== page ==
A major review of the future of local government has delivered a stark warning about the scale of technical and cultural fixes required to make the sector's ICT systems future-fit.
An interim report from the Review into the Future of Local Government has found independent local ICT investment decisions have created a dispersed environment with little or no regard to interoperability or sharing of applications or platforms.
The report, "Ārewa ake te Kaupapa - Raising the platform", said the issue affected both back-office enterprise systems as well as customer-facing applications.
"We are concerned that the proliferation of systems and the lack of interoperability is impacting effectiveness and efficiency, and might also be a barrier to future integration opportunities, both data and otherwise," the report said.
"The different timetables of local authority ICT investment mean that combined investment does not occur."
In coming years, local authority ICT systems are likely to require significant investment to support the transition to new "three waters" and resource management systems, ensure better data security and to meet growing community expectations.
"This is likely to include a need for significant digitisation of council information," the report said. "In addition, effective responses to climate change will require councils to capture and share data at levels beyond current capacities."
Current systems of data collection, storage, security and retrieval varied widely and in many cases were not fit to manage future demands. This exposed local authorities, and the whole country, to "significant risks and unnecessary costs".
Central government had recognised the benefits of "joined-up" investment in systems and capabilities for information-sharing, digital identity and security, and to establish stronger evidence bases for decision-making and prioritisation.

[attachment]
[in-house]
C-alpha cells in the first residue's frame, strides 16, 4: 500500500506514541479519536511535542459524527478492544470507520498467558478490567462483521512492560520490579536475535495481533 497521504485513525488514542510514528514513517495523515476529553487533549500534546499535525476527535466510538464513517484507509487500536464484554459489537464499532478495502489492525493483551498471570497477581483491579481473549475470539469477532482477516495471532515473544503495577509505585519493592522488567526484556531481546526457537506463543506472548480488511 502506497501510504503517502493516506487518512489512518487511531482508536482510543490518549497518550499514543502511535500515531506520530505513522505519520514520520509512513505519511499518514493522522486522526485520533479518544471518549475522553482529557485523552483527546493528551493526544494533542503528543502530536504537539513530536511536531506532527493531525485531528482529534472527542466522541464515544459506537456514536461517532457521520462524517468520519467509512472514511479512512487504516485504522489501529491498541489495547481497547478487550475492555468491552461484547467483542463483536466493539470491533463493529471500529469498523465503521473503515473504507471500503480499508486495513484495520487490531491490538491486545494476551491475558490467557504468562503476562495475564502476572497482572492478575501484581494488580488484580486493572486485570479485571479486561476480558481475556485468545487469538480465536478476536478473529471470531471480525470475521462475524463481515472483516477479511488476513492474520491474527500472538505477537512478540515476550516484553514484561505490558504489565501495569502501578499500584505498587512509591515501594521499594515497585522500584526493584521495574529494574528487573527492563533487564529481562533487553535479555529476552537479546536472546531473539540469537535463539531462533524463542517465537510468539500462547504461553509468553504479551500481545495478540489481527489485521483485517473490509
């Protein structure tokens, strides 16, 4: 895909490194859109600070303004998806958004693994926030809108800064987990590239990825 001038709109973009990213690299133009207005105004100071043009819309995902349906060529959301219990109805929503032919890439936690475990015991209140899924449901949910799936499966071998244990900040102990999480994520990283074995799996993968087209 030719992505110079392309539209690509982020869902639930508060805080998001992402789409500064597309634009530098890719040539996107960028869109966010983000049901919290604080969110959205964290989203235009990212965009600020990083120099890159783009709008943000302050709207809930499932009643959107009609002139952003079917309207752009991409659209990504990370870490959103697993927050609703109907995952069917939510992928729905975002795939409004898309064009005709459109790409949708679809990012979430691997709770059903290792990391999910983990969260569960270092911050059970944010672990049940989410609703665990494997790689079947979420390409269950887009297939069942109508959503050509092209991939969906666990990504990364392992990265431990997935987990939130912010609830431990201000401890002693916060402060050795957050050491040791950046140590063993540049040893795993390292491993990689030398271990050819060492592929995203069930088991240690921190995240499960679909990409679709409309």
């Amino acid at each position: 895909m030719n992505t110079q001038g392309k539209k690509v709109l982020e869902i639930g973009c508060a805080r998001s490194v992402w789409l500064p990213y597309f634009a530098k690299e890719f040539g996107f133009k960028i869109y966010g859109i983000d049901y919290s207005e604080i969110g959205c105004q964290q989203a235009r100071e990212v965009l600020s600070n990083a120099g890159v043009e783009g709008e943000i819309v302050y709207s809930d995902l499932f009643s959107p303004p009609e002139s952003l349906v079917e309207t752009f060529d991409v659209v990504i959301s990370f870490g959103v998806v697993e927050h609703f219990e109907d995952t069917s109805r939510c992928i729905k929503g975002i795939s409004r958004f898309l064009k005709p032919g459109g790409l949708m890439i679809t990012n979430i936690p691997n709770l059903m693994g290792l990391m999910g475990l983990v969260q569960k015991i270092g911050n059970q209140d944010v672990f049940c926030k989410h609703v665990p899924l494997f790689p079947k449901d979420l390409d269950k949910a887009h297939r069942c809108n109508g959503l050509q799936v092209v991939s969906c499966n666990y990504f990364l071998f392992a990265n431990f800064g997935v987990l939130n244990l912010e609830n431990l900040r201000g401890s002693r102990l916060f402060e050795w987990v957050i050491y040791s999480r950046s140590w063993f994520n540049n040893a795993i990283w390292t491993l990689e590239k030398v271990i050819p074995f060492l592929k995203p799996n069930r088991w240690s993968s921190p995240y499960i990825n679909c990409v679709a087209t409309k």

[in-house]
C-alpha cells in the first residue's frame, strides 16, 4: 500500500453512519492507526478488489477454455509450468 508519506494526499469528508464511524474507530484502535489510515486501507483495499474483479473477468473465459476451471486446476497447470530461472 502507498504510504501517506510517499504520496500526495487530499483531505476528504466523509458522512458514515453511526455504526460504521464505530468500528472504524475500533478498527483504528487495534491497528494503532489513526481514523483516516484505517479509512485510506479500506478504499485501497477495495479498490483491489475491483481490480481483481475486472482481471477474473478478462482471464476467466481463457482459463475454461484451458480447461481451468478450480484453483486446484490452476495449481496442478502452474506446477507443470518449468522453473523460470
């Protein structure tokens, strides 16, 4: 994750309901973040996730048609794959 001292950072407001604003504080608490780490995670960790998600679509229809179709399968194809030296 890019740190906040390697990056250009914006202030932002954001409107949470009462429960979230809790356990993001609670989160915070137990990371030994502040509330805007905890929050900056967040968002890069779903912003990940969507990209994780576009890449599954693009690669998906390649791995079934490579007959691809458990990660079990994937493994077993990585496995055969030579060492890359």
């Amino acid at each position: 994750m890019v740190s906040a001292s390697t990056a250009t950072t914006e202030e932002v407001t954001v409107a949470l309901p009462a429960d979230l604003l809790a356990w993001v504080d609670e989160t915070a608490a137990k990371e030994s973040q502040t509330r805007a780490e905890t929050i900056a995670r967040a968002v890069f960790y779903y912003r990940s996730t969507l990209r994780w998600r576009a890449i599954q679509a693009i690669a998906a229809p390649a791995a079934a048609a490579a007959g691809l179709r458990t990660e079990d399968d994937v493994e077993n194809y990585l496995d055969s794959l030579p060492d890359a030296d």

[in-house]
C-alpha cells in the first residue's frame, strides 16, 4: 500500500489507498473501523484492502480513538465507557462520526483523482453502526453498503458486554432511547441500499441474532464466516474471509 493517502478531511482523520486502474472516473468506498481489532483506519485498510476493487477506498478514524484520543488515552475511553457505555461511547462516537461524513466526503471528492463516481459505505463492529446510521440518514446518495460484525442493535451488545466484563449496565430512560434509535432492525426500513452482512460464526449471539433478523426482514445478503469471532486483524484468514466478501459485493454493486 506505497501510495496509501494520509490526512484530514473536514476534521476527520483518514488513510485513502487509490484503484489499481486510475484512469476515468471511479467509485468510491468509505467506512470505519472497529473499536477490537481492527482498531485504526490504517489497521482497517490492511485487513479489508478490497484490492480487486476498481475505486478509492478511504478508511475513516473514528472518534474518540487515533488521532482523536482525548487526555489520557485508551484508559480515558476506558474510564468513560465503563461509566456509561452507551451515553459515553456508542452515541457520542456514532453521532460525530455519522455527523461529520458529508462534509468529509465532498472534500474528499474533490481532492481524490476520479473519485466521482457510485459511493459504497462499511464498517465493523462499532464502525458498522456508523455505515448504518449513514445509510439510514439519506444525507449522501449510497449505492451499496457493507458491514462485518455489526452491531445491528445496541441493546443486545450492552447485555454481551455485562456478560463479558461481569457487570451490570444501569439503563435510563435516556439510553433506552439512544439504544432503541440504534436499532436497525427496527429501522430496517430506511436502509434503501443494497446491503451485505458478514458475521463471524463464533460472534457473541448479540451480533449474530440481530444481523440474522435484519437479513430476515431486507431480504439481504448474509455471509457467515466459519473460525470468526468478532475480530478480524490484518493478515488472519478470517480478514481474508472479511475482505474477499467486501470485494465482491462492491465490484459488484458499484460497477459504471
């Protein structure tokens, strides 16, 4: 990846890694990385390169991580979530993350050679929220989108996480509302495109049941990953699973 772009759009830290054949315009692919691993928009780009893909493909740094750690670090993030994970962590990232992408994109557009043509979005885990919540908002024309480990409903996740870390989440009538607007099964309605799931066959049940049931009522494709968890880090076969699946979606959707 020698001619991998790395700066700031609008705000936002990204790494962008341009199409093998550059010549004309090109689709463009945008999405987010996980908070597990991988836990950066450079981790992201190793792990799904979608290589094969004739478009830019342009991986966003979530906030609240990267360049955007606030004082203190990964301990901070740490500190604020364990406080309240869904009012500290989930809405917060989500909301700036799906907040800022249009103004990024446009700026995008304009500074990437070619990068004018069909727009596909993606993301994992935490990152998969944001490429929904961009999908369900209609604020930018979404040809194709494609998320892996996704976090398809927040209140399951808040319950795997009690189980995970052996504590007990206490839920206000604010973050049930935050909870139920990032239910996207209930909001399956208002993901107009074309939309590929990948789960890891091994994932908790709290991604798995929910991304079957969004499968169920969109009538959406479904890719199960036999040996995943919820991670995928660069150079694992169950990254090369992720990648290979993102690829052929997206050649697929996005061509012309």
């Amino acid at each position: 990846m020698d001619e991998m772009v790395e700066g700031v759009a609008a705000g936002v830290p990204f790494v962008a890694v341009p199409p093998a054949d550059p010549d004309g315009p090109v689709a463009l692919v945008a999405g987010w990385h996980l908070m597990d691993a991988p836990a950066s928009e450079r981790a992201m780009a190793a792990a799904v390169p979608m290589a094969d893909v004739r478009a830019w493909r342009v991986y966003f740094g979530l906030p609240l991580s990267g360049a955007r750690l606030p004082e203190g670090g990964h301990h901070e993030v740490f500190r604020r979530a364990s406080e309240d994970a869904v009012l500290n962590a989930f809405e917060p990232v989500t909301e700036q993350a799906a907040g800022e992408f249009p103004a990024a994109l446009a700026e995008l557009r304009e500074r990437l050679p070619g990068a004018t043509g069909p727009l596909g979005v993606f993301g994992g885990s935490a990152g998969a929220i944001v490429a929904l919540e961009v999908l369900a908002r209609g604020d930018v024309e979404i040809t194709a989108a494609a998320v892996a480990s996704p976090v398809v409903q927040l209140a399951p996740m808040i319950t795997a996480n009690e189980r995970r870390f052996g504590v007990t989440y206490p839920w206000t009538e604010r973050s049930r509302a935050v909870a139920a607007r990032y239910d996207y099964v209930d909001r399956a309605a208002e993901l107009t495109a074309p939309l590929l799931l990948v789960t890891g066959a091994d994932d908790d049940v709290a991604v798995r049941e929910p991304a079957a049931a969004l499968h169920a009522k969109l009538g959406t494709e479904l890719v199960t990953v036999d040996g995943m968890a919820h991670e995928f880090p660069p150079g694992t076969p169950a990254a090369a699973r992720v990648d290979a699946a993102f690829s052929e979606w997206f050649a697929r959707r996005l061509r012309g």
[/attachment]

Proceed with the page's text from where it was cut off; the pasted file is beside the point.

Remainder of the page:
Opportunities existed to extend this across the wider system to local government.
Adopting shared systems approaches at national or sub-national levels could take advantage of scale, increase efficiency, align and strengthen systems, address digital inequities across the country, and meet future needs.
"Apart from the potential cost benefts, we see gains in effectiveness and in presenting a unifed view both to, and for, the citizen," the authors wrote.
"We note that any system change must be matched by appropriate governance mechanisms and incentives for individual agencies to work collectively."
Future investment in enterprise systems should be made with regard to an accepted standard ICT architecture across local government so that over time there was alignment of systems.
A common architecture would ideally enable maximum flexibility across local and central government and enable decisions about function and form to be independent of any ICT system constraints.
"Central government is currently facing this issue as part of the health and vocational education reforms - there is an opportunity to learn from and potentially leverage off, any future investment decisions that seek to create a unifed ICT environment for these sectors."
Due to funding constraints, this should be explored in a partnership funding model between central and local government to find the investment "sweet-spot" where both effectiveness and effciency can be balanced. the review recommended.
There would be lessons to learn from Auckland Council’s ICT rationalisation process around what is needed to achieve large scale, complex but vital system change.
"In the short term, there should at the very least be an initial stocktake of existing systems and preparation of a roadmap for transition together with an appropriate business case," the review recommended.
"In addition, there is an opportunity for local government to work with the government chief digital officer to identify common opportunities and possible co-investment."